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Le Metier Beauty Investment Partners LLC v. Metier Tribeca, LLC

United States District Court, S.D. New York

September 25, 2014

LE METIER BEAUTY INVESTMENT PARTNERS LLC, and UNATTAINABLE BEAUTY, LLC, Plaintiffs,
v.
METIER TRIBECA, LLC, and RICHARD Blanch, Defendants.

Evan T. Raciti, Vincent Roger Cappucci, ENTWISTLE & CAPPUCCI LLP, FOR LE METIER BEAUTY INVESTMENT PARTNERS LLC; UNATTAINABLE BEAUTY, LLC

Jordan Michael Kam, Richard Alan Roth, THE ROTH LAW FIRM, PLLC., FOR METIER TRIBECA, LLC; RICHARD BLANCH.

OPINION & ORDER

JOHN F. KEENAN, District Judge.

This case was automatically stayed as against Defendant Metier Tribeca, LLC (hereinafter "Metier Tribeca" or "Debtor") in accordance with Section 362(a) of the Bankruptcy Code by the filing of Metier Tribeca's petition for relief in the United States Bankruptcy Court for the Southern District of New York on February 14, 2014. See 11 U.S.C. § 362(a)(1). Plaintiffs subsequently sought discovery in this litigation from Defendant Richard Blanch ("Blanch") and other nonparties. Blanch, the former CEO of Metier Tribeca, now moves to stay the instant action against him, claiming that (1) an identity of interest exists between Defendants such that the prosecution of the action against Blanch would create an immediate liability to the Debtor; (2) Plaintiffs' discovery requests attempt to inappropriately circumvent the automatic stay and the intention of the bankruptcy court; and (3) Blanch would suffer severe prejudice if the stay is denied, because he will be unable to obtain documents from the Debtor needed for his defense. For the reasons that follow, Blanch's motion is denied.

I. Background

A. The Parties

Plaintiffs Le Metier Beauty Investment Partners LLC ("Le Metier") and Unattainable Beauty LLC ("Unattainable") commenced this action on July 3, 2013, when they filed a complaint alleging securities fraud under section 10(b) of the Exchange Act and Rule 10b-5, common law fraud, and fraudulent inducement with respect to both Defendants; violation of section 20(a) of the Exchange Act and breach fiduciary duties against Blanch; and breach of contract against Metier Tribeca.

The complaint states that Le Metier invested $3.05 million and Unattainable invested $2.175 million in Metier Tribeca in October 2012. Plaintiffs allege that they based their investments on contractual agreements and explicit representations by Blanch and Metier Tribeca that Metier Tribeca had millions of dollars in projected sales and anticipated orders and that the money would be used for the sole purpose of funding Metier Tribeca's capital requirements and would not be used to repay existing company debt. (Compl. ¶¶ 1, 26.) Despite these representations, Plaintiffs allege that Defendants used over 80 percent of the investment to pay, inter alia, aged debt and back salary, including $395, 000 transferred to Blanch's and other insiders' bank accounts; that Blanch altered Metier Tribeca's books and records to conceal the fraud; and that Metier Tribeca took out a loan without fulfilling the conditions required by Plaintiffs in exchange for their consent. (Id. ¶¶ 6, 33-35.)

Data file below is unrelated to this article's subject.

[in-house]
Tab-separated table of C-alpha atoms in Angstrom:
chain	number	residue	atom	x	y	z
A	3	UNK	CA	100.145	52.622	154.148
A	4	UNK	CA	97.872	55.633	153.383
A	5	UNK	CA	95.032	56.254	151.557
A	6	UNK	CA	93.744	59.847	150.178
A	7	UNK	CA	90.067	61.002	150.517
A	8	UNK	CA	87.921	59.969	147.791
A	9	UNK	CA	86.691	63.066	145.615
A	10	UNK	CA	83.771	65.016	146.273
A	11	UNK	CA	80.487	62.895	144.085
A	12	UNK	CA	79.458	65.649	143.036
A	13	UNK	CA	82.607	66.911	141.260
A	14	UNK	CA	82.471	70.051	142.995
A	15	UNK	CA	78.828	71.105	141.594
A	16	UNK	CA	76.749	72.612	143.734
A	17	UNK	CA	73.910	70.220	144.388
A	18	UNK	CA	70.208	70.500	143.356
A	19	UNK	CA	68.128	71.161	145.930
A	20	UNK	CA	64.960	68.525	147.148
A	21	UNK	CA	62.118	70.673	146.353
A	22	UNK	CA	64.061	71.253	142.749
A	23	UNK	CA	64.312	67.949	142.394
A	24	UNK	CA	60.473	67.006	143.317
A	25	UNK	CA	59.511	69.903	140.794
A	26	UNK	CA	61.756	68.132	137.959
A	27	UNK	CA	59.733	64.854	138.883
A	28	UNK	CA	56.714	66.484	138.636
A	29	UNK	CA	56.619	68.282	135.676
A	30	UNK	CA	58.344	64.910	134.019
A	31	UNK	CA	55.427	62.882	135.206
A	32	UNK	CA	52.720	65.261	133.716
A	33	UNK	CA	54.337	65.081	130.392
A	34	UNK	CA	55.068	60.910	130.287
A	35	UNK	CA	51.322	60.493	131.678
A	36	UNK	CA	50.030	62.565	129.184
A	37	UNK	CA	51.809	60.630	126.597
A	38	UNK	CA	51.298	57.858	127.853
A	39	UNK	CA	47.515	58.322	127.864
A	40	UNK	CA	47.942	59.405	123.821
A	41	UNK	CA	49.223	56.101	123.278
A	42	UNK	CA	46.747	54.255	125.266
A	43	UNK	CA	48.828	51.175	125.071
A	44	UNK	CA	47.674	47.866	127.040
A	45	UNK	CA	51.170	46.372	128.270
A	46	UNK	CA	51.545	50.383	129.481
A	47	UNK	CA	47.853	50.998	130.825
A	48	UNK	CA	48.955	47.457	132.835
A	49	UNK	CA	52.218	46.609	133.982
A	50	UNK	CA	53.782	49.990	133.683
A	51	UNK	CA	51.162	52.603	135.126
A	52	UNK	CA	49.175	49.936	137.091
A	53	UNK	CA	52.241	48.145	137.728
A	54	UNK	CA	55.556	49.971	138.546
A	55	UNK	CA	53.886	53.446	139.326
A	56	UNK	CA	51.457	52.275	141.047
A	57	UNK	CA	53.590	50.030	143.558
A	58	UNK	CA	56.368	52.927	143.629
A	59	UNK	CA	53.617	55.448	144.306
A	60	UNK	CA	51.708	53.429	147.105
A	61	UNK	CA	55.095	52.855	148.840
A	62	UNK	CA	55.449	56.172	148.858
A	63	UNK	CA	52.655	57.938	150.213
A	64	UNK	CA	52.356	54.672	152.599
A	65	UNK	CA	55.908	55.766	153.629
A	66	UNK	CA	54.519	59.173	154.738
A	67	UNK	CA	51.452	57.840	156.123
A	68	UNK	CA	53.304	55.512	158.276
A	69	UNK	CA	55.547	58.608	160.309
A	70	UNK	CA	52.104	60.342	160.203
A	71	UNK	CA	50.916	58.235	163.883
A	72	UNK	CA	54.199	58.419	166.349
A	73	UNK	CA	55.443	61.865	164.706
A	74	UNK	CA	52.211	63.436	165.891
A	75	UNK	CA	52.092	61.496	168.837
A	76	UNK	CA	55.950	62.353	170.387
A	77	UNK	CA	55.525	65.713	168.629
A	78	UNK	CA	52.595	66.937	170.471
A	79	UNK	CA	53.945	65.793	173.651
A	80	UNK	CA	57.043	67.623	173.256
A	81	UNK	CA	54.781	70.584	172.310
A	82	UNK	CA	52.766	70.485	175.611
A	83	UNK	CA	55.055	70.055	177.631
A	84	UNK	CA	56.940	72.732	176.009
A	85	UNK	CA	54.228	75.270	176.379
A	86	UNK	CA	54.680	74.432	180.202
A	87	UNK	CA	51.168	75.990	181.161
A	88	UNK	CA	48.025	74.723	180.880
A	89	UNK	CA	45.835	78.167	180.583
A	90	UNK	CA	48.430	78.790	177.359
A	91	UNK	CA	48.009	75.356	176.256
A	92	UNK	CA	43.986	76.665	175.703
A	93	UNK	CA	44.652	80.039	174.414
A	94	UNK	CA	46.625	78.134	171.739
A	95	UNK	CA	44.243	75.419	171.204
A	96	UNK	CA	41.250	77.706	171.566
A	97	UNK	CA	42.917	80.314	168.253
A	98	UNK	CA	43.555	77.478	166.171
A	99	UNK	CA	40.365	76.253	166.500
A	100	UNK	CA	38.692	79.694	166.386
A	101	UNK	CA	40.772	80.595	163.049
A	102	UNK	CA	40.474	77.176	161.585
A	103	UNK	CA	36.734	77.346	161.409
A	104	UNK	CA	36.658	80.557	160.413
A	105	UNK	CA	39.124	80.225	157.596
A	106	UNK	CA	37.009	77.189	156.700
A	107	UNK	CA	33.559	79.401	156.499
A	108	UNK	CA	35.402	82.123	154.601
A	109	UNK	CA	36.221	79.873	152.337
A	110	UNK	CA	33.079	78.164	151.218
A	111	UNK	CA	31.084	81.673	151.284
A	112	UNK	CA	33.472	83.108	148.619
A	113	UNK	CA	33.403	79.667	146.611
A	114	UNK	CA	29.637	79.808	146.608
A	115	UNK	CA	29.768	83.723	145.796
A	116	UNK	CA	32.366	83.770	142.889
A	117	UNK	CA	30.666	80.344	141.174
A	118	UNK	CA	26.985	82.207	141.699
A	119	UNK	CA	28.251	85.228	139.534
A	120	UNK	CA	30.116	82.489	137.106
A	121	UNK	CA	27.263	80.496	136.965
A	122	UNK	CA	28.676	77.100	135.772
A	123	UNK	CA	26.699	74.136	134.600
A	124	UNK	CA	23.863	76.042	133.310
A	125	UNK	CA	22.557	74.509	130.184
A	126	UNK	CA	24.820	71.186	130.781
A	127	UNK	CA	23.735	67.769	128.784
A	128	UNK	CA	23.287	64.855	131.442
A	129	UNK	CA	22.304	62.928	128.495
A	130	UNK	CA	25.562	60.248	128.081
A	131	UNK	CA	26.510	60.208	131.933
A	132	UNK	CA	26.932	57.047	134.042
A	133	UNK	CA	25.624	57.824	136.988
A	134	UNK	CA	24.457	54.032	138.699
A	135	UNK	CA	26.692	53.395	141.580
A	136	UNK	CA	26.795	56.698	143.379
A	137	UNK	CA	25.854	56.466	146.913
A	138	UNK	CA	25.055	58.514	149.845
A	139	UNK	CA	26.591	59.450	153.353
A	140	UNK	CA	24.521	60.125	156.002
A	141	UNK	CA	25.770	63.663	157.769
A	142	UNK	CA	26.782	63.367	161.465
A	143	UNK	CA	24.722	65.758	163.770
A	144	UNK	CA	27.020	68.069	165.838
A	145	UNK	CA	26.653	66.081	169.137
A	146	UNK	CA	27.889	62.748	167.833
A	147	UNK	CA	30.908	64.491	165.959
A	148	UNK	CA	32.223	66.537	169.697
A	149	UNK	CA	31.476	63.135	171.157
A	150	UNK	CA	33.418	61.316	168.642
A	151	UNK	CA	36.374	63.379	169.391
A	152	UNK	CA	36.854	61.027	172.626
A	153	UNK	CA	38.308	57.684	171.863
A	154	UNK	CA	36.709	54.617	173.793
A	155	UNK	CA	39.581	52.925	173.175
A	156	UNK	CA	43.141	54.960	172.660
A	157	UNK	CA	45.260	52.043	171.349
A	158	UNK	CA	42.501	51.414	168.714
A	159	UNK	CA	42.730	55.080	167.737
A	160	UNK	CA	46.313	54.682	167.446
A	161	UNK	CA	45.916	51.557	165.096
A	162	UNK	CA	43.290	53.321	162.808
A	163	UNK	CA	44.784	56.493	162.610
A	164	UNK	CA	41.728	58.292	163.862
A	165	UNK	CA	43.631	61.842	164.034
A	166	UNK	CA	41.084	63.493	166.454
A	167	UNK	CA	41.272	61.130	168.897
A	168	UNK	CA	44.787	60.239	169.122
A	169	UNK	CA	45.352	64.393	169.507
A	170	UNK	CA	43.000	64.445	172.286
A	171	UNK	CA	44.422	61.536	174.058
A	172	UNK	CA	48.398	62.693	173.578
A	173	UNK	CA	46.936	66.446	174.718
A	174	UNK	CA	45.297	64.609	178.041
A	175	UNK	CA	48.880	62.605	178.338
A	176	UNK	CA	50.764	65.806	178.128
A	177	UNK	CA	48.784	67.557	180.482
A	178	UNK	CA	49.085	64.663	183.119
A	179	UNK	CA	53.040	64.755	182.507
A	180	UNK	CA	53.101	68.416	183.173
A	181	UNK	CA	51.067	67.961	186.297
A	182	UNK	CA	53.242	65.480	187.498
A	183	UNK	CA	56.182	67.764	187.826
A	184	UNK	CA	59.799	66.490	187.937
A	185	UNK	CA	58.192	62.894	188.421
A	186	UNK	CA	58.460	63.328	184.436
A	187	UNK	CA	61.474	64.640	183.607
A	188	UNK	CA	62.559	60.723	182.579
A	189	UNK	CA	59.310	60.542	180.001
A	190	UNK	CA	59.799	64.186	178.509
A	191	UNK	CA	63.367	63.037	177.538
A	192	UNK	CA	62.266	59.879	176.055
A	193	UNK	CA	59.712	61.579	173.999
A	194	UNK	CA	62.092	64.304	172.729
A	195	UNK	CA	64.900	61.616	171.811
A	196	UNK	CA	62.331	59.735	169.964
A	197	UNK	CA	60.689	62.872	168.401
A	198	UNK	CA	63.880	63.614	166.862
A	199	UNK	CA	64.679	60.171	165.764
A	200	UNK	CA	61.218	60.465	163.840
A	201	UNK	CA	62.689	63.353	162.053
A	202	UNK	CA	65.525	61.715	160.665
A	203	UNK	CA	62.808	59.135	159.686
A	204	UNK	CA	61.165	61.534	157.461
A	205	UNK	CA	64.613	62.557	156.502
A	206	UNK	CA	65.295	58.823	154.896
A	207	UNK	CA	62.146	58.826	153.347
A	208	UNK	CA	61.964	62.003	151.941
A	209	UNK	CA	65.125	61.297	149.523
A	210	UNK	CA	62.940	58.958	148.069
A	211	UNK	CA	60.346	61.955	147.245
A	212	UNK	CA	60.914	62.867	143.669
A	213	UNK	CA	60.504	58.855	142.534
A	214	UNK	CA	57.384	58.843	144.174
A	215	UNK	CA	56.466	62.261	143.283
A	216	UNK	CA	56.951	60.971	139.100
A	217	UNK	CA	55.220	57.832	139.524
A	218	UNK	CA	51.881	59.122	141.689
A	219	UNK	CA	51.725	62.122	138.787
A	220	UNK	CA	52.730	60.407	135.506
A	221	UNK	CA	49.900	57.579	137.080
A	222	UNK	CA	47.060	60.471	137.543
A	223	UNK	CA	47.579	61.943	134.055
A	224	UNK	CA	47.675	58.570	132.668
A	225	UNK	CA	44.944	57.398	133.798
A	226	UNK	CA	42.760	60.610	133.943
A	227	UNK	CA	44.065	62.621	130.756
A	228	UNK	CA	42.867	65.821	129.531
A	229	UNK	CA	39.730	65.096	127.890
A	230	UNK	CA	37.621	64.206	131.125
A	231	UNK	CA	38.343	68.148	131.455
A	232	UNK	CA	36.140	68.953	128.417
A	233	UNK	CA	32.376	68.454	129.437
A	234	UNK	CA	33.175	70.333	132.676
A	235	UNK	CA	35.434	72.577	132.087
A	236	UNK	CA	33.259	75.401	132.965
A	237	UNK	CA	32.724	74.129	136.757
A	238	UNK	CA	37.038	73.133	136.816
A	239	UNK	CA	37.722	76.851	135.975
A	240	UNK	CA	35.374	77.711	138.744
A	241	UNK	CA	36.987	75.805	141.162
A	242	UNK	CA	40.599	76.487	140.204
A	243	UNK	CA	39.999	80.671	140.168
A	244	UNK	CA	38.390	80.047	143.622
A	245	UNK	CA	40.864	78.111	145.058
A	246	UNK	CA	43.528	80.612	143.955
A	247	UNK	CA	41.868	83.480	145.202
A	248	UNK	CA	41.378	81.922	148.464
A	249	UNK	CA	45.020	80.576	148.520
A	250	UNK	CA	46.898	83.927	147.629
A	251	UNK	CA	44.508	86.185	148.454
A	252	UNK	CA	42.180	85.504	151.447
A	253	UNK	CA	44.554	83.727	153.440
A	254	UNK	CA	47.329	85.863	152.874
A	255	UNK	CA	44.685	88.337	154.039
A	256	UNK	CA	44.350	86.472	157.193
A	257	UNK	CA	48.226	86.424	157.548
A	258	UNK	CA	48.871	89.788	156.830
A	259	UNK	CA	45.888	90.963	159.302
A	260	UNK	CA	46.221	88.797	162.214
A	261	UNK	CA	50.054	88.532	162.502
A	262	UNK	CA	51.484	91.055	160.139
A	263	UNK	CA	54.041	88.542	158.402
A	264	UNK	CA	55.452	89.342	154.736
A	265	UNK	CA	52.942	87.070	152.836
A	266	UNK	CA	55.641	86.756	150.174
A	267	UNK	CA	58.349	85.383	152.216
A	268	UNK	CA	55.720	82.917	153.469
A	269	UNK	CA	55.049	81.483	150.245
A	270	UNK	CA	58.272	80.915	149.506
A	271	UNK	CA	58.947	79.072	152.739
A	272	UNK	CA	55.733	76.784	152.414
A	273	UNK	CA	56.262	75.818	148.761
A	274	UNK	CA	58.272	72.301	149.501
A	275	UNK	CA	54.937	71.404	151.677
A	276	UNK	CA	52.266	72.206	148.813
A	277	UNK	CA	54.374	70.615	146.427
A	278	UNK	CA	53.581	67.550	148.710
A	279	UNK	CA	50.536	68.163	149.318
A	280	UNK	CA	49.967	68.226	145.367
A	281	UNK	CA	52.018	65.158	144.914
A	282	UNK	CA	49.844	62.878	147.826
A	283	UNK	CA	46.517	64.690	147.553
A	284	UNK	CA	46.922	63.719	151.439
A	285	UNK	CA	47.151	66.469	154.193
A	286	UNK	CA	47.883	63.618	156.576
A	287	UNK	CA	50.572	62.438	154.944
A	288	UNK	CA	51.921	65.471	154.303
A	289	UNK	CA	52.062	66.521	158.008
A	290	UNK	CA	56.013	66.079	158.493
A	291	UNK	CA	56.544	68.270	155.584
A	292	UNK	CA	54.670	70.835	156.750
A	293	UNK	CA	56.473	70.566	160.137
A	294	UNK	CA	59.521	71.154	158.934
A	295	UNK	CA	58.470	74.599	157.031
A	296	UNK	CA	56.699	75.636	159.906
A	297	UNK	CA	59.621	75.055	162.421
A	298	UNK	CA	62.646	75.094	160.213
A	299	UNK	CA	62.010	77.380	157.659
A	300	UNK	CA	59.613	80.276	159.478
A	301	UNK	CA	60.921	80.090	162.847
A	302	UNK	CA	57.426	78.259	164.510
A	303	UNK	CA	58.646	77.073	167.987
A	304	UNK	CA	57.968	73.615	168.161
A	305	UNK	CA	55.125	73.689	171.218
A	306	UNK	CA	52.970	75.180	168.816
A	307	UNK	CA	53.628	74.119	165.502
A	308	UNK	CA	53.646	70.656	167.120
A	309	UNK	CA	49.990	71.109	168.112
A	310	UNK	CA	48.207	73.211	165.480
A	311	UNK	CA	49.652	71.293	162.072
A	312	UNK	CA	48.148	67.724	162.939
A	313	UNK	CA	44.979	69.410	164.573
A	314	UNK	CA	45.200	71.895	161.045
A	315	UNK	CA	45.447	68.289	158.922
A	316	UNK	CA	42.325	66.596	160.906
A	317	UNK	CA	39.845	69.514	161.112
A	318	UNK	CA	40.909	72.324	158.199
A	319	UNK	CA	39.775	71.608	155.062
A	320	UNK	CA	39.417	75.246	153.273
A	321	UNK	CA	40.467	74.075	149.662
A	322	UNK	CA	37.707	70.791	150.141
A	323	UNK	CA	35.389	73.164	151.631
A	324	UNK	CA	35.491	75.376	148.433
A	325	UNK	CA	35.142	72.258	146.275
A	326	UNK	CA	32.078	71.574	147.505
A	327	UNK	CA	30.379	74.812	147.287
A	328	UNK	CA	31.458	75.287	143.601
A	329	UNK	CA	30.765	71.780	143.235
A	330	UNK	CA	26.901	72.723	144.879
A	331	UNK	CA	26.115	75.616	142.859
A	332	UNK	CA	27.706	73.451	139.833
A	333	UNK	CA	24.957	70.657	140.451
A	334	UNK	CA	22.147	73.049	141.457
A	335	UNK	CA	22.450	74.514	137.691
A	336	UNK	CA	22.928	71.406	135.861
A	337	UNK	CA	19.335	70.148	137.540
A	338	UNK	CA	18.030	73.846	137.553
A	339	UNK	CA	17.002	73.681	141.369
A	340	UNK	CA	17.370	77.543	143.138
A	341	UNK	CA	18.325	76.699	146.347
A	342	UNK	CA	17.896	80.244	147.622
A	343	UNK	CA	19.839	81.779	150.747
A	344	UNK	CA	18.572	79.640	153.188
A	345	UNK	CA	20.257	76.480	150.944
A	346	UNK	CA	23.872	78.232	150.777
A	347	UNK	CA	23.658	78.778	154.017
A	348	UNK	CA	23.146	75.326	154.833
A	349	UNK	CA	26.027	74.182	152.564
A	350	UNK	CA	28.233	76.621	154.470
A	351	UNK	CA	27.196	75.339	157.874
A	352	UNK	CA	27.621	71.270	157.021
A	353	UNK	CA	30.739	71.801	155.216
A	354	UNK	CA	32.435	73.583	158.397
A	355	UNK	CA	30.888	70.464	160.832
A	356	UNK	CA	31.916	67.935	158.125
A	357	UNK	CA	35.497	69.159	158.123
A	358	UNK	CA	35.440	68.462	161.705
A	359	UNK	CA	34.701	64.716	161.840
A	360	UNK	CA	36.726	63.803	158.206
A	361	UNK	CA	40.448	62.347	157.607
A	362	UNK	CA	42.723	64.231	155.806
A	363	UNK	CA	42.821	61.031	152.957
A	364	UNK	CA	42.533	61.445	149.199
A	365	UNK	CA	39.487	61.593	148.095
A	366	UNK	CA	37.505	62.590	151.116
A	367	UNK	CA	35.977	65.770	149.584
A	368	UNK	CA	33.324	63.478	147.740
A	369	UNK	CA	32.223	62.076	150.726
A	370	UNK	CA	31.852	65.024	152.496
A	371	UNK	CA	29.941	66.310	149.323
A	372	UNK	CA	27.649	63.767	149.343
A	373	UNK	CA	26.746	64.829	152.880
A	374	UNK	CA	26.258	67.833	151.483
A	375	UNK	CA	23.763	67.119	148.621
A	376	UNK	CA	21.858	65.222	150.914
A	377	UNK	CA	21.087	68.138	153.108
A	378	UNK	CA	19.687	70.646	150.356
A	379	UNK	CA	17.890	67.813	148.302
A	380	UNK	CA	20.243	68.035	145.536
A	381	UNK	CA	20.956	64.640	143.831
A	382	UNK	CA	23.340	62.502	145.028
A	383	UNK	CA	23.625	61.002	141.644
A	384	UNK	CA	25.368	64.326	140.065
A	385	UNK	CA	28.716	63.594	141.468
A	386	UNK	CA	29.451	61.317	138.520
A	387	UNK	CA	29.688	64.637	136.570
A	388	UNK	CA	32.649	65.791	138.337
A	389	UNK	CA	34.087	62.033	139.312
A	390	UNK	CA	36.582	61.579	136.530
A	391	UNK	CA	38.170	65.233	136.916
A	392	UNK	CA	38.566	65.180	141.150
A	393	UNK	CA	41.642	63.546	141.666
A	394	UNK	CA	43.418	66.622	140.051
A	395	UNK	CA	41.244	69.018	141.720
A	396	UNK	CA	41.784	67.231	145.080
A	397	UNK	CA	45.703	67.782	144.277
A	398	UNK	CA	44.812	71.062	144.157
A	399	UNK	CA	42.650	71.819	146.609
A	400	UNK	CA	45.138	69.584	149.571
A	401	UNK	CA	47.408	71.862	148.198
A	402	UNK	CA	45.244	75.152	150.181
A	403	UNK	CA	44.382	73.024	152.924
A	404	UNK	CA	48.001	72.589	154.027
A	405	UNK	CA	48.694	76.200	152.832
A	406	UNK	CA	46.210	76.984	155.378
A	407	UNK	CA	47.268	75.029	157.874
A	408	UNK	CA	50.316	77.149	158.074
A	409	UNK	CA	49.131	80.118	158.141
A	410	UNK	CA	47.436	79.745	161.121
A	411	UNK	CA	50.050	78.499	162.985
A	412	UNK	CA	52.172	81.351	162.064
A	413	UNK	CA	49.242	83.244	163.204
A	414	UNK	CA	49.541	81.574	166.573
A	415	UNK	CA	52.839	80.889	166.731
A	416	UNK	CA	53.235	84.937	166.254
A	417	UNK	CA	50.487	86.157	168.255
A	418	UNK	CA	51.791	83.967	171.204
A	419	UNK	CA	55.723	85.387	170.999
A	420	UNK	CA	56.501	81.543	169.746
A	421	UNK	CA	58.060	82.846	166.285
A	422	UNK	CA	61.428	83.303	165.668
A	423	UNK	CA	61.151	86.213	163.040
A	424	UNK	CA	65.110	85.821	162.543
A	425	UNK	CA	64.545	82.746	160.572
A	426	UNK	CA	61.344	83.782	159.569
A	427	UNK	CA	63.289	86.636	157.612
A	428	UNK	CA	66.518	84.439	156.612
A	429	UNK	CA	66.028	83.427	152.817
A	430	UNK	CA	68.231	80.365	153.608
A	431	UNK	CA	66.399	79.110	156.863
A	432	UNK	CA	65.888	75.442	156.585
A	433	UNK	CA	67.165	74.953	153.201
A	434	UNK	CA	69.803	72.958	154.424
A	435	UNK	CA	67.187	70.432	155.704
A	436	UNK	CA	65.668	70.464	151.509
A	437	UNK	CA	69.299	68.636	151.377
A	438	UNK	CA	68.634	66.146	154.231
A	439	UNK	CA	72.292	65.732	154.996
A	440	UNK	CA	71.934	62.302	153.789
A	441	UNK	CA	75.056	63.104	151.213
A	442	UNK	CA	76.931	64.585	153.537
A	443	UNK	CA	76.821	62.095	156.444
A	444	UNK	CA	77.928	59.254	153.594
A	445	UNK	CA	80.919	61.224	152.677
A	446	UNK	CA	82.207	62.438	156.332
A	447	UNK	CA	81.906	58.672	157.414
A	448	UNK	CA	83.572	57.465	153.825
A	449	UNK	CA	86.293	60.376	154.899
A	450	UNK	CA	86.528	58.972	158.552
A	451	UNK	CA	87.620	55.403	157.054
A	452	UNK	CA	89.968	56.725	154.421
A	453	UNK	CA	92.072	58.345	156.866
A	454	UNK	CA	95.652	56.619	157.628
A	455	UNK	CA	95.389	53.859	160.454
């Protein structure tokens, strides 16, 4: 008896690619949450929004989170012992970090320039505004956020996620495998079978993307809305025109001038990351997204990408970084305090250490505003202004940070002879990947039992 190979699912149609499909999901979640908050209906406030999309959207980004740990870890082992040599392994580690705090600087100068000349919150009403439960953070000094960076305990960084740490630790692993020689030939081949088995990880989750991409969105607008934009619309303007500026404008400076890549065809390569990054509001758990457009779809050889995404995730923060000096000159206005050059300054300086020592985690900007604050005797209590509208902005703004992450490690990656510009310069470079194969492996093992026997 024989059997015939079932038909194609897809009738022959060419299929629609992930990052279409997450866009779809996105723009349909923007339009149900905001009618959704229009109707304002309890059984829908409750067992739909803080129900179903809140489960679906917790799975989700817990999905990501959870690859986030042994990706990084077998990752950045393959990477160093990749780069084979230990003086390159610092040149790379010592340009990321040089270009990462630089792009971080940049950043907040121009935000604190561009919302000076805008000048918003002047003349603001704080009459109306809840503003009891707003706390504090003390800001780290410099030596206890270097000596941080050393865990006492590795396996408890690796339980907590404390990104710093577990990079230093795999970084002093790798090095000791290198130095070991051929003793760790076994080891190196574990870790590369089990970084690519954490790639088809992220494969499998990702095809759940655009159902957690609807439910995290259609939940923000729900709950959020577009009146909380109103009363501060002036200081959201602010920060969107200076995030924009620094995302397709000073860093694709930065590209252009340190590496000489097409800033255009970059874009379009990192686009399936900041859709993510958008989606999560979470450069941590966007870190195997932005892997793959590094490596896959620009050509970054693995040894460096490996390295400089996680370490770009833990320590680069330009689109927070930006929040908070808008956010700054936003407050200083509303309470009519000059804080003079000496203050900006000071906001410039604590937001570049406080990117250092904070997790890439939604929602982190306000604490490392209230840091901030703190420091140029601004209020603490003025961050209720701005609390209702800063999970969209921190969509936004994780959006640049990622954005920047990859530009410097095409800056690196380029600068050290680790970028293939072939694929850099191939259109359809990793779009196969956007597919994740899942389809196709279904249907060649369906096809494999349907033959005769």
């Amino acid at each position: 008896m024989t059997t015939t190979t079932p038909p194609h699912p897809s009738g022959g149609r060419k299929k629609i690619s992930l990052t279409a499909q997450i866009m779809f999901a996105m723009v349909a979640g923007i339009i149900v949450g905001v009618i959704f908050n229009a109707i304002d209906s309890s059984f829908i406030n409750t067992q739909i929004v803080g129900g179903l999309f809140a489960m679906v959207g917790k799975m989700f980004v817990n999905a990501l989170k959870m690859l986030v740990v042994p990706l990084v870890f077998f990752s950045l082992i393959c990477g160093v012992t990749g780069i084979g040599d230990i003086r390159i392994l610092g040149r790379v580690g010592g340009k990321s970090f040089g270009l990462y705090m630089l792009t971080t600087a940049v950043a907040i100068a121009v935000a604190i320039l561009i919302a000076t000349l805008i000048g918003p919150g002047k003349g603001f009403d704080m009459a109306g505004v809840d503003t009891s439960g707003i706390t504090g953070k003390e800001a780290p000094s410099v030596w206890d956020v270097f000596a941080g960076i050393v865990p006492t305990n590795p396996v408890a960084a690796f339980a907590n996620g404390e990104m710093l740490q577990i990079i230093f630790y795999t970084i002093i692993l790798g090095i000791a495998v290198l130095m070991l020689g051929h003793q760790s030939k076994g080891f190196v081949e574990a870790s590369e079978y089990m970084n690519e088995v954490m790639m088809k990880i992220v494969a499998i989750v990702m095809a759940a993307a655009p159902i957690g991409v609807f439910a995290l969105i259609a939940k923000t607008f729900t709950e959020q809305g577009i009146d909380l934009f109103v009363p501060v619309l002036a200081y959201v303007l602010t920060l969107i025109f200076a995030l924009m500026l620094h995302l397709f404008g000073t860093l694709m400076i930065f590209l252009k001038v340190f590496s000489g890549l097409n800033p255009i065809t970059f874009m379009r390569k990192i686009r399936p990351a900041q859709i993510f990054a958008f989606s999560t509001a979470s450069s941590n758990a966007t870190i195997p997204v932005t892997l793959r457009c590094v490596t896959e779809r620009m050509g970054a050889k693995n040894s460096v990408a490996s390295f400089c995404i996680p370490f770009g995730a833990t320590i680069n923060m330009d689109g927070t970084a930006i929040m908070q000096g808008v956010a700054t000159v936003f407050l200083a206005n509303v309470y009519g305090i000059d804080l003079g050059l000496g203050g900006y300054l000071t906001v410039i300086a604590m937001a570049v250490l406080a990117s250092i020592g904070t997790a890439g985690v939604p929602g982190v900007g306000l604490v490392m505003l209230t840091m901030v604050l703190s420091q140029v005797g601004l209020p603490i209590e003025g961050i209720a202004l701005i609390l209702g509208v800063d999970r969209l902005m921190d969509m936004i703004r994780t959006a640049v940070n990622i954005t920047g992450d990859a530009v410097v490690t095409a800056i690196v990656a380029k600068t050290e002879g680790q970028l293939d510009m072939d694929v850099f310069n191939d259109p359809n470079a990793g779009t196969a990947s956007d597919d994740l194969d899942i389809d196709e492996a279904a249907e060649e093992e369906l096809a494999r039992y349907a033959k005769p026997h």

B. Procedural History

Defendants filed a motion to dismiss the Complaint on September 17, 2013, which was fully briefed and filed with the Court on November 15, 2013. (ECF No. 12.) On February 14, 2014, while the motion to dismiss was pending, Metier Tribeca filed their petition for relief under Chapter 11. (ECF No. 18.) A Notice of Bankruptcy Filing and Automatic Stay was subsequently filed in this litigation on February 18, 2014. (Id.)

Plaintiffs filed a notice of appearance in the bankruptcy court on February 24, 2014 and subsequently made several unsuccessful attempts to compel the production of documents by the Debtor, Blanch, and other nonparties as part of the bankruptcy proceeding. (ECF No. 24 at 4.) On March 14, 2014 the bankruptcy court ordered the appointment of a Trustee, who replaced Blanch as manager of Debtor, and on May 22, 2014 the court approved the sale of substantially all of Debtor's assets. (Id. at 4; ECF No. 27 at 7.) In its May 22 order, the bankruptcy court explicitly noted that "nothing herein grants [Plaintiffs] or any other party relief from the automatic stay to pursue claims against the Trustee or the [Debtor's] estate." (ECF No. 24 at 5.) That same day, Plaintiffs served document requests on Blanch and other nonparties in this action. (Id.)

On June 6, 2014, the Trustee sent a letter to Plaintiffs, stating his position that the documents sought "are exclusively the property of the Debtor's estate, " and that further attempts to obtain the Debtor's records or property would "be met with a motion by the Trustee in the Bankruptcy Court to hold plaintiffs in contempt of the automatic stay." (Id. at 6; ECF No. 27 at 7.) On June 17, 2014, Plaintiffs sent a letter to this Court requesting that the Court continue its consideration of the motion to dismiss with respect to Blanch. (ECF No. 27 at 9.) Finally, on June 19, 2014, Blanch responded with a letter to the Court requesting leave to file a motion to stay these proceedings.

II. Discussion

A. Legal ...


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